concepts section: copyright Robert Ellis 2009


The concept of falsification is a vital one for the testing of our beliefs. Without it the search for objectivity is in vain, because we can have no clear indication that we are moving beyond the limitations of one view and into a more adequate one. The possibility of our beliefs being shown to be wrong is a crucial indicator that we are avoiding metaphysical dogma and gaining objectivity in our beliefs. However, at the same time there can be no absolute falsification, because a metaphysical justification for the process cannot be sought within an experiential framework of objectivity. Central to Middle Way philosophy is the claim that falsification can be decisive and objective without being absolute.

To begin with, we need falsification because no belief can be decisively verified. If I believe that all cats are black and meet hundreds of black cats, this is no guarantee that I may not in future meet a white one or a ginger one. An adequate recognition of our degree of ignorance alone demands that we renounce verification and its associated idea of "truth". Falsification, however (as Popper pointed out) is decisive, because I only need to encounter one observation that does not fit my belief in order to recognise its falsity. I only need to observe one white cat to be clear that not all cats are black, so that my earlier belief is shown as false. Popper's central insight in this regard was to recognise that we do not make progress by gaining "true" beliefs, but rather by gradually chipping away at false ones, changing them slightly each time they are disconfirmed, so as to gradually modify our imperfect beliefs to better fit conditions. 

Popper's approach also provides one of the primary ways of recognising metaphysical beliefs: metaphysical beliefs are unfalsifiable beliefs, that is, beliefs that can be maintained regardless of the evidence offered by experience. A metaphysical belief can always be maintained no matter what our experience, because it is sufficiently abstracted from all possible experience to be reinterpreted to fit any possible experience.

However, no falsification is a final falsification, but only a disconfirmation within a framework we have set up. If we think we experience a falsification, we may possibly be mistaken either about the object we think we experience, or about its relationship to the theory. If I think I see a white cat, it is possibly an illusory white cat, or a white animal that superficially resembles a cat but should not properly be counted as a cat, so thus I can cling to the belief that all cats are black in the face of any number of apparent white cats. However, if I define the conditions of my falsificatory experience for myself in advance, and apply those conditions resolutely, such ad hoc rationalisations can be avoided. For example, if I tell myself that any white cat, investigated to a degree I find reasonable to check for the possibility of any mistake, will count as a falsification of my theory, my advance stipulation of the conditions of falsification prevents ad hoc rationalisation to my own satisfaction, though not necessarily to the satisfaction of others.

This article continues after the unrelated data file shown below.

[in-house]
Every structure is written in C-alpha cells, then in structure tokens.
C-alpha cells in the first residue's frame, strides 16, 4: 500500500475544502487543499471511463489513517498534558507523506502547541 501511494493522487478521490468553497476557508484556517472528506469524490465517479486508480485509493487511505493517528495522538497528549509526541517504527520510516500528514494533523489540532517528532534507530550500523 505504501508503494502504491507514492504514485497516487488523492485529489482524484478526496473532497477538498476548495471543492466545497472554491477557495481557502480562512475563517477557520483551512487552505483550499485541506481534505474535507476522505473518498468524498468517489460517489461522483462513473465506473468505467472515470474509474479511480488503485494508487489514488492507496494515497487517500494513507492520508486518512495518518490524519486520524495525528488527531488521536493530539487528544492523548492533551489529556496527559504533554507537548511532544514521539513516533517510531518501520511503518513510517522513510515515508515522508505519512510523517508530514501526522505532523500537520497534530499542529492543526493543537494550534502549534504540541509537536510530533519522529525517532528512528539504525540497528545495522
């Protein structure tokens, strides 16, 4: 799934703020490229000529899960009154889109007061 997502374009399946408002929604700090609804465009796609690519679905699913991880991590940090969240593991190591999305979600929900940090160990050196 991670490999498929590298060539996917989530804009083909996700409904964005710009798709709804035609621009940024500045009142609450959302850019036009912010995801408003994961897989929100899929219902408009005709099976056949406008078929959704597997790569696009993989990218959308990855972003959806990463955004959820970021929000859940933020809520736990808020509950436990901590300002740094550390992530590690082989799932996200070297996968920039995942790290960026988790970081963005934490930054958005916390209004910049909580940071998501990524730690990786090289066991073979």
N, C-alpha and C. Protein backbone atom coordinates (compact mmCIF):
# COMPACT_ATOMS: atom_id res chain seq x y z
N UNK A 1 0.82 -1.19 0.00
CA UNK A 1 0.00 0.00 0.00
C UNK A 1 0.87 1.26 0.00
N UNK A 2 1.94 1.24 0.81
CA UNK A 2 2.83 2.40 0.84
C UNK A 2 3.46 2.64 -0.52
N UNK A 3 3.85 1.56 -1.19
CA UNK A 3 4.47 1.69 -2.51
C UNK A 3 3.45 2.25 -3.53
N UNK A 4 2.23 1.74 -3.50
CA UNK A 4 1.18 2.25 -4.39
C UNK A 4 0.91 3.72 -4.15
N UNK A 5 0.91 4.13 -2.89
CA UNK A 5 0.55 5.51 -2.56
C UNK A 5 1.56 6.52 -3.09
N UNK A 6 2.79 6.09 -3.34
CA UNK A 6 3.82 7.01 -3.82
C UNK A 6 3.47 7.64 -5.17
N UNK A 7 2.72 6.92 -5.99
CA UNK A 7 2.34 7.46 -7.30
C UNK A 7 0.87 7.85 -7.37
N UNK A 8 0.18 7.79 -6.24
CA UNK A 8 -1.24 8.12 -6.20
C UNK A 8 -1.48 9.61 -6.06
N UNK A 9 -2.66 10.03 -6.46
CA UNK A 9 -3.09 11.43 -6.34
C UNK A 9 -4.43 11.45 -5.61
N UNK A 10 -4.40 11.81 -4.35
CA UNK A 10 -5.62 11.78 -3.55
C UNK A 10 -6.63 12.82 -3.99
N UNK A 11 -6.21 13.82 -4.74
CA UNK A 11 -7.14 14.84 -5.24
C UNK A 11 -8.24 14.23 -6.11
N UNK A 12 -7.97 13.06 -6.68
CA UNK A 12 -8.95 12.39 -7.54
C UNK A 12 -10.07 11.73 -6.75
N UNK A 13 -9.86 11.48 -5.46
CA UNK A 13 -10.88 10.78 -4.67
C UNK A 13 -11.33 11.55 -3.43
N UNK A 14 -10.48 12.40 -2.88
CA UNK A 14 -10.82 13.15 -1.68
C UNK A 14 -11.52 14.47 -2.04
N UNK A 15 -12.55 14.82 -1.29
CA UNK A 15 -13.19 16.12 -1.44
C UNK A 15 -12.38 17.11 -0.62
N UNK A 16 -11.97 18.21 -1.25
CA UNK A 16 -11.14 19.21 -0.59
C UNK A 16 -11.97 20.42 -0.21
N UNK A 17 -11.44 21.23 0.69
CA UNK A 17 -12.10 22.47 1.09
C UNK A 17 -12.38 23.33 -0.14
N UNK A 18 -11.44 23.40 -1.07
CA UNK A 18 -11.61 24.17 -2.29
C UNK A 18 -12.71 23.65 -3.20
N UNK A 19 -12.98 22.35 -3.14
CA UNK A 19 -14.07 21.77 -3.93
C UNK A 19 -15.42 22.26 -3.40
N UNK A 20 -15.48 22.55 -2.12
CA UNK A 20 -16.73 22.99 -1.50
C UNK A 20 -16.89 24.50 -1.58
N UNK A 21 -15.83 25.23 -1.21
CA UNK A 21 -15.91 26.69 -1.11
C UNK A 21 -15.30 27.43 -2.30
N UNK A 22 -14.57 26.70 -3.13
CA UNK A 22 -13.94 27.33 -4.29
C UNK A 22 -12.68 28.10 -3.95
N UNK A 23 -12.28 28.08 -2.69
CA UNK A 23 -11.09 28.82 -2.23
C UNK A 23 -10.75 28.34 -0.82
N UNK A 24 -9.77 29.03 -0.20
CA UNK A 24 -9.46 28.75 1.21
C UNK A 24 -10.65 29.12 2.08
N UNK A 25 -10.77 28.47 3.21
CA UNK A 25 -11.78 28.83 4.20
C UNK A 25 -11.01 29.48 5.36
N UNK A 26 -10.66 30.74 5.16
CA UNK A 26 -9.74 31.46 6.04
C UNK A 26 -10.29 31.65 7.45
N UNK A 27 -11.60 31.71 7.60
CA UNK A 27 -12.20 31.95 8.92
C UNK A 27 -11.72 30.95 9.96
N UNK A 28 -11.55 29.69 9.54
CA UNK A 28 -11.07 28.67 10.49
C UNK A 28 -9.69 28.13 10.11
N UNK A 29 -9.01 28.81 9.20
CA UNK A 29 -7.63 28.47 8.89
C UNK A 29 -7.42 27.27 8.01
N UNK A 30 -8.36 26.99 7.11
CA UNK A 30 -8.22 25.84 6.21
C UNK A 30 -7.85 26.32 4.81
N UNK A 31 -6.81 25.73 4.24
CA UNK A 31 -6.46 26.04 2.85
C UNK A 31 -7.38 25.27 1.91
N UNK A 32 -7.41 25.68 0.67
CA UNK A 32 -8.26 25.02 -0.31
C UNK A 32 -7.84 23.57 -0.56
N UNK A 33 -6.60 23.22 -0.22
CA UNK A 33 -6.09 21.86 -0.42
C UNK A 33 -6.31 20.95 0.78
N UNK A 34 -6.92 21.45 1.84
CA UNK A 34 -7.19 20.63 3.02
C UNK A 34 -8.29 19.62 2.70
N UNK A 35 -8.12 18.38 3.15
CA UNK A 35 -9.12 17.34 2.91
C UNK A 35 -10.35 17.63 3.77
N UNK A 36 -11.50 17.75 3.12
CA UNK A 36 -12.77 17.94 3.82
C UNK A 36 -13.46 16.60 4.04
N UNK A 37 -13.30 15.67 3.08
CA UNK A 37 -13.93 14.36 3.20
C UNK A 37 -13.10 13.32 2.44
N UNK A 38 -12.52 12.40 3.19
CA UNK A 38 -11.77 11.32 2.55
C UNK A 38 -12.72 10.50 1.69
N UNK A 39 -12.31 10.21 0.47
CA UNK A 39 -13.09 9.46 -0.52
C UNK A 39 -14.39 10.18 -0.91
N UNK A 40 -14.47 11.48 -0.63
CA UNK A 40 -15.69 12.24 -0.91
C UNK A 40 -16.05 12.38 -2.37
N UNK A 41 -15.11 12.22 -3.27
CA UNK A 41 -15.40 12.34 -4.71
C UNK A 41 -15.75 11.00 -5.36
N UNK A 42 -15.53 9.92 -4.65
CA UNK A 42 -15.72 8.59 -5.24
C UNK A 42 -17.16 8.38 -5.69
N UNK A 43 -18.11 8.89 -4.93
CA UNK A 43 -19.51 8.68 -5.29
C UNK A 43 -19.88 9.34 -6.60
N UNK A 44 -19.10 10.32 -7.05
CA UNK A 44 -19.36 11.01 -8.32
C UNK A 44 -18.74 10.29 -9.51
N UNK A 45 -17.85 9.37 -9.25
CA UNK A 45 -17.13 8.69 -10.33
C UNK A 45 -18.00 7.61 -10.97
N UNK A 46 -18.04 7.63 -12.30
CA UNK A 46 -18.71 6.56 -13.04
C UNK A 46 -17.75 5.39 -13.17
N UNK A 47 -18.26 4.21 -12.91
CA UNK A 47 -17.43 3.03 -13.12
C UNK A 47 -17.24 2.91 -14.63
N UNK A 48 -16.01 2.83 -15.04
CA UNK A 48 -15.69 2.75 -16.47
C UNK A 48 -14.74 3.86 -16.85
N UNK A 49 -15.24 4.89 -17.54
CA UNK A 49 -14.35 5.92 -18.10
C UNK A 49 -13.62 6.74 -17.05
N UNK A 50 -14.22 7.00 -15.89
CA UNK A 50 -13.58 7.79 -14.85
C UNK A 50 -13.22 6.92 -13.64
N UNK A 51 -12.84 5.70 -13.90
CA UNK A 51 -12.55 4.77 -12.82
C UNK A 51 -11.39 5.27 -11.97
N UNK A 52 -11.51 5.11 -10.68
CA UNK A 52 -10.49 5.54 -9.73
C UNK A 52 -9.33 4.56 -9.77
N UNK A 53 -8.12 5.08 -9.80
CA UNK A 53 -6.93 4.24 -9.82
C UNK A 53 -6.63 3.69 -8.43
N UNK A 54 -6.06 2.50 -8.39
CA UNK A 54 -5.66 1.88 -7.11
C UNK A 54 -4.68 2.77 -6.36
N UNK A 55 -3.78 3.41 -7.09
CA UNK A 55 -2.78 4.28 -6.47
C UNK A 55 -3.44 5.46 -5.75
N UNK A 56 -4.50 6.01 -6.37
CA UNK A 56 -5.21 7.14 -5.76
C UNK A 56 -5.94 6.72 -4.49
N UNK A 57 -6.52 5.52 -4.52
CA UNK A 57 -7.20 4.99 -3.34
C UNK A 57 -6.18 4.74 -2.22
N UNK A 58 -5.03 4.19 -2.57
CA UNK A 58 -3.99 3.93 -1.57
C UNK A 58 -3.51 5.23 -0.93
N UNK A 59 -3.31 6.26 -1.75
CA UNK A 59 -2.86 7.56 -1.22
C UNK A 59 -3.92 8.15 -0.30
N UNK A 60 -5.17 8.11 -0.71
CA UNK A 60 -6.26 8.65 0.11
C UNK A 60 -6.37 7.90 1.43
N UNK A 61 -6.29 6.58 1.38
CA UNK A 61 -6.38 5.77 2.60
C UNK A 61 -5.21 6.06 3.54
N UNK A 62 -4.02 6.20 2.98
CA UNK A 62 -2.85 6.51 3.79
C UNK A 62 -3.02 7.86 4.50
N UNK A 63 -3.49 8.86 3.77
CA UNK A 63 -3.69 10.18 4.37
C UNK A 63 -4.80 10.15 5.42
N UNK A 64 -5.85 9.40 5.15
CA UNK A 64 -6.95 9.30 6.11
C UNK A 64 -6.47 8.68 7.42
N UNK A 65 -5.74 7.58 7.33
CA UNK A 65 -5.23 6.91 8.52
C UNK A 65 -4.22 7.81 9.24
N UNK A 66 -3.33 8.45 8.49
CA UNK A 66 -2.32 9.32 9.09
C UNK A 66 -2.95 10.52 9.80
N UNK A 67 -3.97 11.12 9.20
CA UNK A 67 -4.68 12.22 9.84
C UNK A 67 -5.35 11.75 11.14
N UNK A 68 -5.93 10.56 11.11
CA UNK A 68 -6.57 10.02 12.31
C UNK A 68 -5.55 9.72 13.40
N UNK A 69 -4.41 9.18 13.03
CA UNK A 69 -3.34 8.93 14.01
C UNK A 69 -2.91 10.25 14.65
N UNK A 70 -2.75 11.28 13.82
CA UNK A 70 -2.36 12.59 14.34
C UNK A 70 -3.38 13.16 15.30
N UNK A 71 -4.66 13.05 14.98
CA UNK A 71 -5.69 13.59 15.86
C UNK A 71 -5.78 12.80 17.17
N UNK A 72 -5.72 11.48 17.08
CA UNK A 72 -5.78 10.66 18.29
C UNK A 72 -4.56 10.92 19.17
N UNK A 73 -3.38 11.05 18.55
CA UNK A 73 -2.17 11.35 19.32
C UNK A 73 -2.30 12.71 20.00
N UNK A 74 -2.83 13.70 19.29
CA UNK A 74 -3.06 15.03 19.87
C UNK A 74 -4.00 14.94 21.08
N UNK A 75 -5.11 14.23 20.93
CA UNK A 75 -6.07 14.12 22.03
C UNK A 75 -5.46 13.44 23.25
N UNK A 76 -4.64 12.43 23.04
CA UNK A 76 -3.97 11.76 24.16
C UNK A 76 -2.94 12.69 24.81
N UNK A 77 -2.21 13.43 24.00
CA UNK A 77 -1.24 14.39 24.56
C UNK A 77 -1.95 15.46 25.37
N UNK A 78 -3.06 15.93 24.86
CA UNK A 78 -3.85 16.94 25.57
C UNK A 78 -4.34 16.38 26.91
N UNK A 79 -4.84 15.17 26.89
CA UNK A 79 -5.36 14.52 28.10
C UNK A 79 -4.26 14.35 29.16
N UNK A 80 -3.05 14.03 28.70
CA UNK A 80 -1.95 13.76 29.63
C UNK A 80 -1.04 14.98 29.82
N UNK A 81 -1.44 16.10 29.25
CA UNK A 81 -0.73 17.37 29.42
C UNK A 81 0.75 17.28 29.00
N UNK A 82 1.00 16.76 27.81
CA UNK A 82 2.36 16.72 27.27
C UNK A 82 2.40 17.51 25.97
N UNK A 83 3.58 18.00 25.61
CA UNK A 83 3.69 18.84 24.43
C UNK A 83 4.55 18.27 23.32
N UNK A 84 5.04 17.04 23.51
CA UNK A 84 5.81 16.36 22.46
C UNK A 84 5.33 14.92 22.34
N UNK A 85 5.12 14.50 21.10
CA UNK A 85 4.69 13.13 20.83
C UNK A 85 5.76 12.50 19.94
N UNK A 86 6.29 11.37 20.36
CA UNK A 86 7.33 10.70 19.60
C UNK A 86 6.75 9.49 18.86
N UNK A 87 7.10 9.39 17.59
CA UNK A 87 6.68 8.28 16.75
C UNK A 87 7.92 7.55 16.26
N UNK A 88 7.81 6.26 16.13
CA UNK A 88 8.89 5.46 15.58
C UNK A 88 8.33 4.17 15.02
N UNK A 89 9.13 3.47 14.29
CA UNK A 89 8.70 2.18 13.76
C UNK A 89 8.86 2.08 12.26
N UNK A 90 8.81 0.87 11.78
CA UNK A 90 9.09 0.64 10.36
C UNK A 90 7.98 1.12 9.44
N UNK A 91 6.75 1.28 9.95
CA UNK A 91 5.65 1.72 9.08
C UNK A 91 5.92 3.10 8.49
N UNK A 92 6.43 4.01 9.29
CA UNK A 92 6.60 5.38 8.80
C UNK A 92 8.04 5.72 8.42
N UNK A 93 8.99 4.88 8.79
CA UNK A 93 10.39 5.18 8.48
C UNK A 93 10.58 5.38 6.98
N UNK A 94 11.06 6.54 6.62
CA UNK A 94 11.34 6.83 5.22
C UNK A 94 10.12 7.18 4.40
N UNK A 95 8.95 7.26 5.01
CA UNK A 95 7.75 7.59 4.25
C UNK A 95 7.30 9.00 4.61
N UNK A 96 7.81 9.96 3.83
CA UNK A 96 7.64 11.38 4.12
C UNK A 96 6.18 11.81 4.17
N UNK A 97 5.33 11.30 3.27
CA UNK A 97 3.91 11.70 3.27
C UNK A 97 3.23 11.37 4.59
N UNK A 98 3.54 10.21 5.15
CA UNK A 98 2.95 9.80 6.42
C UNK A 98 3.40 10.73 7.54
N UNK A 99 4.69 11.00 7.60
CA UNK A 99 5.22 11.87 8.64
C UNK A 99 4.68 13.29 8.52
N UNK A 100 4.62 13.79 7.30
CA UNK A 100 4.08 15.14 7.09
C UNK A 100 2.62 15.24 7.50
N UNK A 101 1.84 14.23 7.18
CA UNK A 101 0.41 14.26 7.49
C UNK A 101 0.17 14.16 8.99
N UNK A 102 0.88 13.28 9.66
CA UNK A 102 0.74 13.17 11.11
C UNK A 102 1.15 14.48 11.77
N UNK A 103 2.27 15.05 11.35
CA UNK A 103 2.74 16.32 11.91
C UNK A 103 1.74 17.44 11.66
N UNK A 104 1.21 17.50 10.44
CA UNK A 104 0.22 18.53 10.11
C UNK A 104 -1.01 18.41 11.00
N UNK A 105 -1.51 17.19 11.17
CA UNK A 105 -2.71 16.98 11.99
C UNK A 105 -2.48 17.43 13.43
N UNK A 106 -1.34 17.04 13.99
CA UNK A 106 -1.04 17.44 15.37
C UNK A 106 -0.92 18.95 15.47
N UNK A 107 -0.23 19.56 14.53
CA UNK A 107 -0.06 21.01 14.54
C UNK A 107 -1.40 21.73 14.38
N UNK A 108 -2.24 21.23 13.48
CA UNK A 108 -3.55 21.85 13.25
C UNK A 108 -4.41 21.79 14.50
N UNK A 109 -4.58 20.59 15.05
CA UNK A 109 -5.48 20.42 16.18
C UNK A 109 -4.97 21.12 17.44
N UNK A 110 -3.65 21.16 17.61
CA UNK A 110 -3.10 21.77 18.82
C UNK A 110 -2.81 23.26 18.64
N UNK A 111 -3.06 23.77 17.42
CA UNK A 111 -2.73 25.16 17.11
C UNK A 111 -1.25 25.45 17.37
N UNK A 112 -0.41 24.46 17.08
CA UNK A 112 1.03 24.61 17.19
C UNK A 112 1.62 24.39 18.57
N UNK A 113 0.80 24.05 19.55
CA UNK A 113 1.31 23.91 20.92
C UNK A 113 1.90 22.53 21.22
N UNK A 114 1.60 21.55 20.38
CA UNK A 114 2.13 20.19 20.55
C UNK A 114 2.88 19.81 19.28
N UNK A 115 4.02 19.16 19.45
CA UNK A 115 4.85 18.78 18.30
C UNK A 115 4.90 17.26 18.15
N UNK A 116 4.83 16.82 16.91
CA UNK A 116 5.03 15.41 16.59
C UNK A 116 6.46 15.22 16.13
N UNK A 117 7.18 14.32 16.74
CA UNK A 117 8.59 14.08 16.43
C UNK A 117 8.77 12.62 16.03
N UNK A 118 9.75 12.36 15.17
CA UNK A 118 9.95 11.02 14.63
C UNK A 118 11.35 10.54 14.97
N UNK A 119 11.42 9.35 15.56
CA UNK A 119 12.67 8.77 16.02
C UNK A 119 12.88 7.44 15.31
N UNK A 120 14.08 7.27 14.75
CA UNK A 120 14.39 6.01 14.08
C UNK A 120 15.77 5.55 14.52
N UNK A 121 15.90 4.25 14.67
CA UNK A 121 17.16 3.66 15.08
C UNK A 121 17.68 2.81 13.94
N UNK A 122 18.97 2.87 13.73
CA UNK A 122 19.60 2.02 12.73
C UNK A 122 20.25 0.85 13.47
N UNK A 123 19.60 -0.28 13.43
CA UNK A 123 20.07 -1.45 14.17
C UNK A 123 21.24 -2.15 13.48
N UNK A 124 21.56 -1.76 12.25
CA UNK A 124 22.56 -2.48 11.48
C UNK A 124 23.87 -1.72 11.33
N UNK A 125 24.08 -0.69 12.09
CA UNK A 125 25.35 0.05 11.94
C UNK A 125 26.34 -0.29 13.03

The degree of investigation of a possible falsification that one "finds reasonable" is also a criterion dependent on one's degree of intellectual virtue for its successful implementation. No claim can be falsified without some reliance on the objectivity of the falsifier, because it is ultimately not claims that can be objective but people. Falsification is therefore primarily a technique for avoiding self-deception and training oneself into a more scientific objectivity. Objectivity of the psyche is interdependent with objectivity in methods of observation, and neither can be conclusively proven to be a basis of objectivity independently.

Unfalsifiable beliefs, however, exclude any such training from the beginning, and encourage the self-deception of thinking that one's experiences verify one's beliefs. For example, the Natural Law belief that observable nature is good may be constantly "verified" by our satisfactory observation of "natural" phenomena, but no possible observation can be stipulated under this system that would show that nature was not good. To stipulate verifications is far less demanding than to stipulate falsifications, because we are constantly seeking confirmation of our beliefs and interpreting the world in those terms, but falsifications take us by surprise. Falsifiable beliefs open the possibility of our being taken by surprise and thus becoming more objective, but metaphysical beliefs do not, instead entrenching us further in unassailable certainties.


Links to related discussion

The heuristic problem

Verification and falsification (scroll down to section c)

The Middle Way and science


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